Furthermore, Ehrenreich cheapens what points she makes with personal attacks and sarcastic snipes. For instance, she describes in detal an interview (or attempted interview) with Martin Seligman of "learned helplessness" and "positive psychology" fame, making no attempt to disguise her own contempt. Seligman does not come off positively in this portrayal, but neither does Ehrenreich. Also, Ehrenreich devotes a full paragraph to the physical appearances - not flattering - of Joel and Victoria Osteen, which makes her ensuing rant about the Osteens' vapid devotion to the prosperity gospel seem like simply a personal vendetta.
The book could also do with a good editor or even copy editor. Several times Ehrenreich begins to lay out what looks to be points in a coherent argument. She begins with "First," ... but there is no "second." It leaves the reader hanging and groping for the threads of her argument.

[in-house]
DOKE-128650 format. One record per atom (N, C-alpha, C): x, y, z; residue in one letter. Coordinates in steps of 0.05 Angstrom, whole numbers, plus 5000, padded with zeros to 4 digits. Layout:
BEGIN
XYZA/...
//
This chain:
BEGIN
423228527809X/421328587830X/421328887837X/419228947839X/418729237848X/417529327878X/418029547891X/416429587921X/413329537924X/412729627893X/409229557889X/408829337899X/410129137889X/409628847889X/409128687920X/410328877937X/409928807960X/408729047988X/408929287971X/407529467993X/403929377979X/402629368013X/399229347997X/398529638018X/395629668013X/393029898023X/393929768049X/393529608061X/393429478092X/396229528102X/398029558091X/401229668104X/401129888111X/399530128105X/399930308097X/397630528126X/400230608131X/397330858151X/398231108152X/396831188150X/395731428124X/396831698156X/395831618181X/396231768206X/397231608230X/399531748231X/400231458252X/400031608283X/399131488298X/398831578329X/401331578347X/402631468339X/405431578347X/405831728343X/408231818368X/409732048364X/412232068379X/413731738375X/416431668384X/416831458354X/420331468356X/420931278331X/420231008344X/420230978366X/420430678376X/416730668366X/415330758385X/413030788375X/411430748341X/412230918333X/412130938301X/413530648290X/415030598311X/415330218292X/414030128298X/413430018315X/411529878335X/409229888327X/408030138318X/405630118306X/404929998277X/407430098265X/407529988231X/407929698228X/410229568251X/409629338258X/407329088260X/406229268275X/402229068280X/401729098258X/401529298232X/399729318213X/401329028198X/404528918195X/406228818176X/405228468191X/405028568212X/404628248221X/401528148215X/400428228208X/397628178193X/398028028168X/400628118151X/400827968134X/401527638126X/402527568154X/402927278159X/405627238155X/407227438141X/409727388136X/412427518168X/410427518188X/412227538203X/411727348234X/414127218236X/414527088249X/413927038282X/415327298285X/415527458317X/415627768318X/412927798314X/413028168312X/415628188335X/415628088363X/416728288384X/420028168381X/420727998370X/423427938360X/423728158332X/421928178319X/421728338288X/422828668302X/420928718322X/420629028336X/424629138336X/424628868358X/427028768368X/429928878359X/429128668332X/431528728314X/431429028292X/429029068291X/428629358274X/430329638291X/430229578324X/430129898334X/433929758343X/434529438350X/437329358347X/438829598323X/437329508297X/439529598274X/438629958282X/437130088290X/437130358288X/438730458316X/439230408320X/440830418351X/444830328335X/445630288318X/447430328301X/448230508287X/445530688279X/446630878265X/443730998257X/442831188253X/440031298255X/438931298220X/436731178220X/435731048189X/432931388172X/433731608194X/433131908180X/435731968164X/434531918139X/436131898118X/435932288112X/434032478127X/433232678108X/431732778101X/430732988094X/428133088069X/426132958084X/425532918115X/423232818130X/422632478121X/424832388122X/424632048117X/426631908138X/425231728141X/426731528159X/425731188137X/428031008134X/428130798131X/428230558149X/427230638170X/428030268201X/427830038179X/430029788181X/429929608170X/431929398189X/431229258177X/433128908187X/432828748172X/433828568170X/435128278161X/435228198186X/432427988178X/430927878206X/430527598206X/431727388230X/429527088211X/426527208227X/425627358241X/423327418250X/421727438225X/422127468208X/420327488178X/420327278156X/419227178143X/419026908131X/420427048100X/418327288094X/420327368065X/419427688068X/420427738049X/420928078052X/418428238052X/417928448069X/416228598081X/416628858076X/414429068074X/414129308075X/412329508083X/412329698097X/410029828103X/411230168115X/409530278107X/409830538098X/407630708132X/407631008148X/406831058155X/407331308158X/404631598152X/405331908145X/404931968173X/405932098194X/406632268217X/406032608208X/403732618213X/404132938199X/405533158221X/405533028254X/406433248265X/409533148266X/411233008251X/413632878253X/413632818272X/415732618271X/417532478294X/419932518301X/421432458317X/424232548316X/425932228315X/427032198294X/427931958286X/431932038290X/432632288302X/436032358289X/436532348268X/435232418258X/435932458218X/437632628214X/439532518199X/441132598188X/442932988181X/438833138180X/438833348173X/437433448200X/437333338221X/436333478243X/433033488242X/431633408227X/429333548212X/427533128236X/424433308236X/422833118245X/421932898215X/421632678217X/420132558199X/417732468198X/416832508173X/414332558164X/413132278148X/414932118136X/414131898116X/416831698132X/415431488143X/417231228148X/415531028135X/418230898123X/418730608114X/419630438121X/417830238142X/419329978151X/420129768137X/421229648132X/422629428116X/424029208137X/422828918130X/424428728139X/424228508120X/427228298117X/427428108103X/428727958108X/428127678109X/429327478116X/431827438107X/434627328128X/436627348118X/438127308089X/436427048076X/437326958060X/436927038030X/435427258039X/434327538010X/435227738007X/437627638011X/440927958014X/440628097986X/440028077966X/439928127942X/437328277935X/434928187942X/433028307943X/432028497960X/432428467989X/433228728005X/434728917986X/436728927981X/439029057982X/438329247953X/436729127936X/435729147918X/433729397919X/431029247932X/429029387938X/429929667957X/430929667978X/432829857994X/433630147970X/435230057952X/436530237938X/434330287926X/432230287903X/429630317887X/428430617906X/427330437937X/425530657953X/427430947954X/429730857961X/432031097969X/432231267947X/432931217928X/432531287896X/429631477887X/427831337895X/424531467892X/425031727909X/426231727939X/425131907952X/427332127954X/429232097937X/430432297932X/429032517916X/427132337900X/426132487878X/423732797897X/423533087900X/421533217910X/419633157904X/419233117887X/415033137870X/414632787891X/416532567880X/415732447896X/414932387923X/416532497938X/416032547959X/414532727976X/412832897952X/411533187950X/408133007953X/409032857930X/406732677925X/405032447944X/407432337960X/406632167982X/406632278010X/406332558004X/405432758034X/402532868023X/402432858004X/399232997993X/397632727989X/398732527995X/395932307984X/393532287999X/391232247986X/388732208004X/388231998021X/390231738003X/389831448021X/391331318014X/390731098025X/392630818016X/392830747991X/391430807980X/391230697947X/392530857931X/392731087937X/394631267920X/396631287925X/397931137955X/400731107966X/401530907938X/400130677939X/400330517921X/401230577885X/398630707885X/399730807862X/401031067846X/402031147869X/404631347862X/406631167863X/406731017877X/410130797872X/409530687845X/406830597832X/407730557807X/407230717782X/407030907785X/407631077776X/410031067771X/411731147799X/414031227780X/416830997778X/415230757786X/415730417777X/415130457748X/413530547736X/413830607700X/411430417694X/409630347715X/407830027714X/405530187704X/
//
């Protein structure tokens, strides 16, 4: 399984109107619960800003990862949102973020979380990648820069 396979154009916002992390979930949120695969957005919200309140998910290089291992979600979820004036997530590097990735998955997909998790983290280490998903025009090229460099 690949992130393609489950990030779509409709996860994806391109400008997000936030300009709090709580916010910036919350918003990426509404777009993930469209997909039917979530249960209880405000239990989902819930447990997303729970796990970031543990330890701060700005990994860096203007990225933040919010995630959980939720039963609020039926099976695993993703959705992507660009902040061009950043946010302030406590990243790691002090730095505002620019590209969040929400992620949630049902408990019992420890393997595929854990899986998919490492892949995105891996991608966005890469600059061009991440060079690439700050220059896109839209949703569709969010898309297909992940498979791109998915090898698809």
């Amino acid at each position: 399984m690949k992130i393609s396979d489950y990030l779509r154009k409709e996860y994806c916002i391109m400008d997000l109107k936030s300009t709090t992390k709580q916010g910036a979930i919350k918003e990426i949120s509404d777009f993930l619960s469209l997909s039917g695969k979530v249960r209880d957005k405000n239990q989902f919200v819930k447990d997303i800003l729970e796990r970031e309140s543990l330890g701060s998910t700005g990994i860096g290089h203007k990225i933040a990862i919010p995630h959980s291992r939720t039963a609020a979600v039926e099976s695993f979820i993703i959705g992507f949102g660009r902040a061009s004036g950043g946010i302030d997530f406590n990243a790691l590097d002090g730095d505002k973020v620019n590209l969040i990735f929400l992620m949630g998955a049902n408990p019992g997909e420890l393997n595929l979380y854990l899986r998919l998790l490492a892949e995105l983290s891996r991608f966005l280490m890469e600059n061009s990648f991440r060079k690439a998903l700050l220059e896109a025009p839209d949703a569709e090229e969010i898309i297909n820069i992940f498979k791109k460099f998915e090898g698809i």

My final criticism with the book is simply that I'm not convinced the problem is as dire as she paints. The America I see is not drowning in positivity. "The Road" was one of the most popular books in recent history, along with the Harry Potter series, each book of which gets progressively darker. Violent and otherwise dark movies sell as well, if not better, than ever. Irony and sarcasm are alive and well in venues from "The Onion" to children's cartoons. Every worker bee in corporate America gathers to gripe at the water cooler. Sure, the corporate world is trying to sell us a vision of happy while they lay off our co-workers and multiply our workloads, but I don't see America as a whole buying into it. Sure, some unscrupulous "religious" types are trying to profit by selling a bill of goods, but I don't think today's market for religious hucksterism is any larger or worse than in previous generations.